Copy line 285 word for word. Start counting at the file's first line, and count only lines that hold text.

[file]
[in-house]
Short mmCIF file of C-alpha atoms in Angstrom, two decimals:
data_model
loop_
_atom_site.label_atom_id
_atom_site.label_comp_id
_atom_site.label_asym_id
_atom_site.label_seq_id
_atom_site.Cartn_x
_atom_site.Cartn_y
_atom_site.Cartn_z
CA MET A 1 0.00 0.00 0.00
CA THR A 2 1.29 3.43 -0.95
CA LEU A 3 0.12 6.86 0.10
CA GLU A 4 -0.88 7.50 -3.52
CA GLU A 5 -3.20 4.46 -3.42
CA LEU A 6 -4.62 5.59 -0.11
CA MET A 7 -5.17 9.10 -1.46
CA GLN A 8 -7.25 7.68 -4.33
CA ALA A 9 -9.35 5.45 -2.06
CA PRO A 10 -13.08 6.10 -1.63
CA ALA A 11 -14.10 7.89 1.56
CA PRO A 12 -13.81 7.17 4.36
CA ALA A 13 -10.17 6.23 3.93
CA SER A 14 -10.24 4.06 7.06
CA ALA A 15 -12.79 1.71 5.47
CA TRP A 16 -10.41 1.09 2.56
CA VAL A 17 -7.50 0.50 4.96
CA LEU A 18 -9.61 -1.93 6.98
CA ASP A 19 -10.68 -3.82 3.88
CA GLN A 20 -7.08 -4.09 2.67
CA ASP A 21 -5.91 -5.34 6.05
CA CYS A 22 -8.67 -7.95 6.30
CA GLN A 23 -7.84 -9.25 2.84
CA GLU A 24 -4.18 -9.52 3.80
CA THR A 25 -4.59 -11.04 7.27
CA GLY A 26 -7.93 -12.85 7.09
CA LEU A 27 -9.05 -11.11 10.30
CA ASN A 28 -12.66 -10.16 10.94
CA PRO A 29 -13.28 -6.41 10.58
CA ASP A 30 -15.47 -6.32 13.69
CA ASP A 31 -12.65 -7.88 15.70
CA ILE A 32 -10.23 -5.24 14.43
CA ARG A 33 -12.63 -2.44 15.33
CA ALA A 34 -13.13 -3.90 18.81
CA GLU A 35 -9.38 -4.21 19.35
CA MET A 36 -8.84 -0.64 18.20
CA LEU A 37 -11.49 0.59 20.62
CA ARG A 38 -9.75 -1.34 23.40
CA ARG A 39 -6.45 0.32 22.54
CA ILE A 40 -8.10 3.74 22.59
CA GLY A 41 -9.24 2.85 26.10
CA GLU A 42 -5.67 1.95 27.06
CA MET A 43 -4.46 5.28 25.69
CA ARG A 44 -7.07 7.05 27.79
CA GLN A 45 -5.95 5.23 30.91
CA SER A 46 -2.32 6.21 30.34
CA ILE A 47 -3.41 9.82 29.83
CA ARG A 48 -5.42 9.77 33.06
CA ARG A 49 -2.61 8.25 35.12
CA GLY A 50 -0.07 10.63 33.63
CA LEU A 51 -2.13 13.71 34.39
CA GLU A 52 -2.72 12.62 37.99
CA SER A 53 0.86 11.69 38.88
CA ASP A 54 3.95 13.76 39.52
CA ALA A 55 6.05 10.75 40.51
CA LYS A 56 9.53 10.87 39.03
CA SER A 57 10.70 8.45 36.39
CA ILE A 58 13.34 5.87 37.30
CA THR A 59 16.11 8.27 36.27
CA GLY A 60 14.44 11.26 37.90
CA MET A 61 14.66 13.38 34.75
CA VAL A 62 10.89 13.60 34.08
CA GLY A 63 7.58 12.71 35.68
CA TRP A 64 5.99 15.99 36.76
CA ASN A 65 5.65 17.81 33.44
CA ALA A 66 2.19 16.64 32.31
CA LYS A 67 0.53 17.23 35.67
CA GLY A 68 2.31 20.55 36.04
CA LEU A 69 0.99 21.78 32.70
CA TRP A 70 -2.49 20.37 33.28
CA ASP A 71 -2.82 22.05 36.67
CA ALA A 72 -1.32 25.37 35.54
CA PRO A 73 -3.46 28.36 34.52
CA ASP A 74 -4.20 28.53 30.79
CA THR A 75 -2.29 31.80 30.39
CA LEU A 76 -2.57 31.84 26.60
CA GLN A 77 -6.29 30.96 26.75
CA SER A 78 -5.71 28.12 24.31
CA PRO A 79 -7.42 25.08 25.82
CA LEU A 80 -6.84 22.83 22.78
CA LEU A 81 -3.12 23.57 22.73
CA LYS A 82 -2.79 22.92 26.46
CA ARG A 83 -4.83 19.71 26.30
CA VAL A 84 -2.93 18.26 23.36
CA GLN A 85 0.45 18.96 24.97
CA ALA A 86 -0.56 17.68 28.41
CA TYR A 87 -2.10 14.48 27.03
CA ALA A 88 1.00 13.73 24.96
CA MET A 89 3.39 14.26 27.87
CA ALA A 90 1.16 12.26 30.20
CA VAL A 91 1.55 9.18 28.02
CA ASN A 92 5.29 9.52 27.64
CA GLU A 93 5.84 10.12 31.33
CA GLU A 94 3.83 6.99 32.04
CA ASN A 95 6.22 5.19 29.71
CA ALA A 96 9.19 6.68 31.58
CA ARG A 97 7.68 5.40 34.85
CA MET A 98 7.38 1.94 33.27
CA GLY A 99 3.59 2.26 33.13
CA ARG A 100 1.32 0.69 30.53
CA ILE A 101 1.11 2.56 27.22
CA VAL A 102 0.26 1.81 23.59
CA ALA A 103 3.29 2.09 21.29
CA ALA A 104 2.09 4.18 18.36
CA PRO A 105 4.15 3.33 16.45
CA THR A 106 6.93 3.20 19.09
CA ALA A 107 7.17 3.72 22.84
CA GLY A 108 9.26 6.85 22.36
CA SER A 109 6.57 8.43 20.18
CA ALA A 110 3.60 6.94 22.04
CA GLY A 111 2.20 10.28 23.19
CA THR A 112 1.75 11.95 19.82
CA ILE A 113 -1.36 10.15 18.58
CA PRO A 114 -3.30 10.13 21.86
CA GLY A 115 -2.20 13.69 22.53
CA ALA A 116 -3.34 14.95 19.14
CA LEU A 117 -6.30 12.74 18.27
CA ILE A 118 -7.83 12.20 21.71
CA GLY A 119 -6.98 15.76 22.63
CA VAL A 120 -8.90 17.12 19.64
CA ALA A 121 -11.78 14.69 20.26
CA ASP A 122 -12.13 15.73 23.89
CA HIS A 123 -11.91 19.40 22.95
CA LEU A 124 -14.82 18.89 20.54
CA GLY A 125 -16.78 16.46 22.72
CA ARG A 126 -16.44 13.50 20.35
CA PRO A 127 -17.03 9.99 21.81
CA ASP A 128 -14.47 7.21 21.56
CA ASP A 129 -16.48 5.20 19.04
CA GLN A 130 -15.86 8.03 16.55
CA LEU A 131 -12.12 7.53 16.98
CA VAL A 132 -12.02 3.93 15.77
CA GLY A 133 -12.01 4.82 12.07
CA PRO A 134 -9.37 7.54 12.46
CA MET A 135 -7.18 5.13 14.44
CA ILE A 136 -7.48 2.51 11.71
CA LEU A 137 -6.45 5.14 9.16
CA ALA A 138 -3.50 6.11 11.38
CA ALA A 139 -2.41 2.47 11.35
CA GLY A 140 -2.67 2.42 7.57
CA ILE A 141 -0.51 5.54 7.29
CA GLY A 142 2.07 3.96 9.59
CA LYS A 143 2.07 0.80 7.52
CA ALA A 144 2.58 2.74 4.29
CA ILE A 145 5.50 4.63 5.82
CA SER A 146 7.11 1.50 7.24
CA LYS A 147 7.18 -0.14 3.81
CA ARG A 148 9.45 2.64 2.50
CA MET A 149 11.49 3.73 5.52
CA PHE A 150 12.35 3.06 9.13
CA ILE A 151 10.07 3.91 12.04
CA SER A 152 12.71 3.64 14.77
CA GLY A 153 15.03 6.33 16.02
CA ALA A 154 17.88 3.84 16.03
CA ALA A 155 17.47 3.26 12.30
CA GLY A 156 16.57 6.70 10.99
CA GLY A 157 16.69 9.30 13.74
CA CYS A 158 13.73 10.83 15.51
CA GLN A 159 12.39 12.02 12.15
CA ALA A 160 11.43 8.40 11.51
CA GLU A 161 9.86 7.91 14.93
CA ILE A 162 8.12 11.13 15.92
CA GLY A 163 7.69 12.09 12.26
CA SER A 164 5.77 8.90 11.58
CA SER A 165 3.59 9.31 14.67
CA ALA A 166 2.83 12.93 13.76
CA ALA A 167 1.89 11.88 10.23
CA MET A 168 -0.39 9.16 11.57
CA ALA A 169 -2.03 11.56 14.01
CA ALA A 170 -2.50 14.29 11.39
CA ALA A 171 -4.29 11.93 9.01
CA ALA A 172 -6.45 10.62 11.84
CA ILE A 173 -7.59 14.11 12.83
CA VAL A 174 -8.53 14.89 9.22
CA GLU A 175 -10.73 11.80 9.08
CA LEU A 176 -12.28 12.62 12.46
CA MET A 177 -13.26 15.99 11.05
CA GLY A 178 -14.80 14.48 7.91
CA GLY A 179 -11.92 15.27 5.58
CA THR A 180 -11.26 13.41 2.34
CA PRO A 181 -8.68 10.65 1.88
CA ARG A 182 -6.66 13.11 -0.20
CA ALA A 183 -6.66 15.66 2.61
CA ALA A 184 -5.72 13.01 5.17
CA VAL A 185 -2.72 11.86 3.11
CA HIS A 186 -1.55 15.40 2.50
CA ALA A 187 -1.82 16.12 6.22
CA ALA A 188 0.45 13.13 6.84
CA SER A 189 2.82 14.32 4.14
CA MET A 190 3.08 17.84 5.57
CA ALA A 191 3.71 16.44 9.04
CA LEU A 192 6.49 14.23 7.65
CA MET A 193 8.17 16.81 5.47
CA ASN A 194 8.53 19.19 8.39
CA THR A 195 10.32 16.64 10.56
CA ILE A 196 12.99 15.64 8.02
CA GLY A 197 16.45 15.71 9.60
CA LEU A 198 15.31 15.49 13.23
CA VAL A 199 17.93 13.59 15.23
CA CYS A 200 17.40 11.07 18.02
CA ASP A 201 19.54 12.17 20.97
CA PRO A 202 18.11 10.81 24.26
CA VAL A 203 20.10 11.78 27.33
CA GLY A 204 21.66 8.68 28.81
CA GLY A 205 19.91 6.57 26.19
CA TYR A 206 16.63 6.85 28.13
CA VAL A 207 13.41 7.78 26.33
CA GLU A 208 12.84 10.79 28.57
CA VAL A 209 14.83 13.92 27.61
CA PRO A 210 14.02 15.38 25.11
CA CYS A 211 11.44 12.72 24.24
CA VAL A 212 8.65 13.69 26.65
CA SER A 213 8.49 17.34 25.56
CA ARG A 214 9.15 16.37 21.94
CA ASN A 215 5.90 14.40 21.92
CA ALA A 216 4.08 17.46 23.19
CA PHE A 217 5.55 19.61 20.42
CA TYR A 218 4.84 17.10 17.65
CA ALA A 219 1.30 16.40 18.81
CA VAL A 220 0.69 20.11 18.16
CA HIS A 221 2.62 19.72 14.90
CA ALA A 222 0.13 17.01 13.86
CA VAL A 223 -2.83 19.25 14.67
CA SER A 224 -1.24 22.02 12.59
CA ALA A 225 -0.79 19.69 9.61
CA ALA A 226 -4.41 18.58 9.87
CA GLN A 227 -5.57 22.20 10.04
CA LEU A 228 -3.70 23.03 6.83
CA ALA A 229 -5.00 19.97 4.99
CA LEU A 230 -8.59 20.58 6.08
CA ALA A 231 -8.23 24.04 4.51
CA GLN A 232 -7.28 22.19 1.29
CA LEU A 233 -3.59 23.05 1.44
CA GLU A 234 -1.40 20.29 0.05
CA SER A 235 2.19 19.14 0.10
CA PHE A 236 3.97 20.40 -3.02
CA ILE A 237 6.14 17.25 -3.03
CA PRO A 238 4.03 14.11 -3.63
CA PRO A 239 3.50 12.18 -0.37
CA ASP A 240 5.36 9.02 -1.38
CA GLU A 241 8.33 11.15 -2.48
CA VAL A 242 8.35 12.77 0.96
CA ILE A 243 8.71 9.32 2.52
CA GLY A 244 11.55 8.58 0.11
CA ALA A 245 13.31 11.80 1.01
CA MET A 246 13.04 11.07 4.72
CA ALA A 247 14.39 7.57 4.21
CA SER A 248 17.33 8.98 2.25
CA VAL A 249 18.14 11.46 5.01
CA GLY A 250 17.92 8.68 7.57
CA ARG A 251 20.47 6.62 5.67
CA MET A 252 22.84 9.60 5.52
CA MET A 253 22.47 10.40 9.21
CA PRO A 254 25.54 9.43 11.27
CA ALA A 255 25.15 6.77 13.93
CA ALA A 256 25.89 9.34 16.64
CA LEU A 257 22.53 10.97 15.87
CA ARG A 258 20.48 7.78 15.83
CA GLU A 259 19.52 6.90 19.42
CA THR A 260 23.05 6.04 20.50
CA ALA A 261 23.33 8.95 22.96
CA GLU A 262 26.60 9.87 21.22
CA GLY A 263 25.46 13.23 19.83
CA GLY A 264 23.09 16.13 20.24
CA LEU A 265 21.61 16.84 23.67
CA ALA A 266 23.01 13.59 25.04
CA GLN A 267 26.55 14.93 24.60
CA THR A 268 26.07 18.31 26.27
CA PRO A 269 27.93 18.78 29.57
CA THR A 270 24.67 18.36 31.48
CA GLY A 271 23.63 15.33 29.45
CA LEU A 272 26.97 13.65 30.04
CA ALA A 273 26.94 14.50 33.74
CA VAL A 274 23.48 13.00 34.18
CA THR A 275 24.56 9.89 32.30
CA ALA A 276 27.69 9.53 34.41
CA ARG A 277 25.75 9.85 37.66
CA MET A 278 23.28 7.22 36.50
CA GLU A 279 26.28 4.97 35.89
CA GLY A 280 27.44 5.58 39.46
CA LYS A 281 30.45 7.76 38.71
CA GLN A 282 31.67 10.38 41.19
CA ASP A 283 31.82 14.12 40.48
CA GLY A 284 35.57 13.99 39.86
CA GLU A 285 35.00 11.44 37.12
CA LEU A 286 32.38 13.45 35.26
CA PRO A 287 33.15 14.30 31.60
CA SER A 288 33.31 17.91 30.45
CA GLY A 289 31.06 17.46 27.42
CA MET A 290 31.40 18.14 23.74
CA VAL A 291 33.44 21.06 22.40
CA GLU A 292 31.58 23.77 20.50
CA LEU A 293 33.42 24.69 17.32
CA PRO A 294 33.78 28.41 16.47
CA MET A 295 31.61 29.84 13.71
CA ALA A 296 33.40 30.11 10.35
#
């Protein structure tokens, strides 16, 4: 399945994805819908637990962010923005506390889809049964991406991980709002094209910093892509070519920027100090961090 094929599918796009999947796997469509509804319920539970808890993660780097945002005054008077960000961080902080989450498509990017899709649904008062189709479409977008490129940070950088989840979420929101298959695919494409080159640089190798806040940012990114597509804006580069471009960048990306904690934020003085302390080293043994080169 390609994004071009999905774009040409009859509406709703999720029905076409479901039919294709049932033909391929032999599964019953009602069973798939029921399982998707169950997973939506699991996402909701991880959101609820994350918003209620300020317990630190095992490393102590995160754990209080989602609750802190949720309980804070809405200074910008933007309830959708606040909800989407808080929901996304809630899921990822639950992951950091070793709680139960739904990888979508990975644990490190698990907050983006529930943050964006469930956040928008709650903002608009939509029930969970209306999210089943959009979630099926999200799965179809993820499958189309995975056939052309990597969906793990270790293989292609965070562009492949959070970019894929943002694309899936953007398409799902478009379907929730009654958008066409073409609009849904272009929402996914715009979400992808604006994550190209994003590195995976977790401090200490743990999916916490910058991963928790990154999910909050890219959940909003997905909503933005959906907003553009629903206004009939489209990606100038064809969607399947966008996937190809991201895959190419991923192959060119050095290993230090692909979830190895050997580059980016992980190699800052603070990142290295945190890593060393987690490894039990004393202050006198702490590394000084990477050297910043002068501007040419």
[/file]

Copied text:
CA VAL A 274 23.48 13.00 34.18